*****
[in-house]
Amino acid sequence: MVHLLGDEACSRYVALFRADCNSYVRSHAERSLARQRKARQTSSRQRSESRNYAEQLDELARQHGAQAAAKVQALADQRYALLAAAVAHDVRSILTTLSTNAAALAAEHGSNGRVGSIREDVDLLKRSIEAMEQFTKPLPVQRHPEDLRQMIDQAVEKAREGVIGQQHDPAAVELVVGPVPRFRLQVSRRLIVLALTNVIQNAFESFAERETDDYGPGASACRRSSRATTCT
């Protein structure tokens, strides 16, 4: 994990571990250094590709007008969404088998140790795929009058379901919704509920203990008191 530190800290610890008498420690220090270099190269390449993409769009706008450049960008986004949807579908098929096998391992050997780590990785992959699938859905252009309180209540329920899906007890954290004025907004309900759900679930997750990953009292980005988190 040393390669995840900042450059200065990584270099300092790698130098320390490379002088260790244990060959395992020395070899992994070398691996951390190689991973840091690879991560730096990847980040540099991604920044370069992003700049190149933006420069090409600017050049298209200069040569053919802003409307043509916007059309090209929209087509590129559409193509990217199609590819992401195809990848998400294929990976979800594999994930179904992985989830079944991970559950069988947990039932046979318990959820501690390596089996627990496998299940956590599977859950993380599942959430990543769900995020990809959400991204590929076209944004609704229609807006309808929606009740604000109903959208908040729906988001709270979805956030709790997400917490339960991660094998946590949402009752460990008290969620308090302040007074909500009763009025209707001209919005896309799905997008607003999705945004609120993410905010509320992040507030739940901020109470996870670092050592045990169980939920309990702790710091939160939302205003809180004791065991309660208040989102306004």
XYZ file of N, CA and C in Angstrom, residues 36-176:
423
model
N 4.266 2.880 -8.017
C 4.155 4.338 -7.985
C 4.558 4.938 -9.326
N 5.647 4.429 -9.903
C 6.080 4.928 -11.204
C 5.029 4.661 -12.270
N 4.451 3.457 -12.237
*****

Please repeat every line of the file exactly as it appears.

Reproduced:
[in-house]
Amino acid sequence: MVHLLGDEACSRYVALFRADCNSYVRSHAERSLARQRKARQTSSRQRSESRNYAEQLDELARQHGAQAAAKVQALADQRYALLAAAVAHDVRSILTTLSTNAAALAAEHGSNGRVGSIREDVDLLKRSIEAMEQFTKPLPVQRHPEDLRQMIDQAVEKAREGVIGQQHDPAAVELVVGPVPRFRLQVSRRLIVLALTNVIQNAFESFAERETDDYGPGASACRRSSRATTCT
């Protein structure tokens, strides 16, 4: 994990571990250094590709007008969404088998140790795929009058379901919704509920203990008191 530190800290610890008498420690220090270099190269390449993409769009706008450049960008986004949807579908098929096998391992050997780590990785992959699938859905252009309180209540329920899906007890954290004025907004309900759900679930997750990953009292980005988190 040393390669995840900042450059200065990584270099300092790698130098320390490379002088260790244990060959395992020395070899992994070398691996951390190689991973840091690879991560730096990847980040540099991604920044370069992003700049190149933006420069090409600017050049298209200069040569053919802003409307043509916007059309090209929209087509590129559409193509990217199609590819992401195809990848998400294929990976979800594999994930179904992985989830079944991970559950069988947990039932046979318990959820501690390596089996627990496998299940956590599977859950993380599942959430990543769900995020990809959400991204590929076209944004609704229609807006309808929606009740604000109903959208908040729906988001709270979805956030709790997400917490339960991660094998946590949402009752460990008290969620308090302040007074909500009763009025209707001209919005896309799905997008607003999705945004609120993410905010509320992040507030739940901020109470996870670092050592045990169980939920309990702790710091939160939302205003809180004791065991309660208040989102306004």
XYZ file of N, CA and C in Angstrom, residues 36-176:
423
model
N 4.266 2.880 -8.017
C 4.155 4.338 -7.985
C 4.558 4.938 -9.326
N 5.647 4.429 -9.903
C 6.080 4.928 -11.204
C 5.029 4.661 -12.270
N 4.451 3.457 -12.237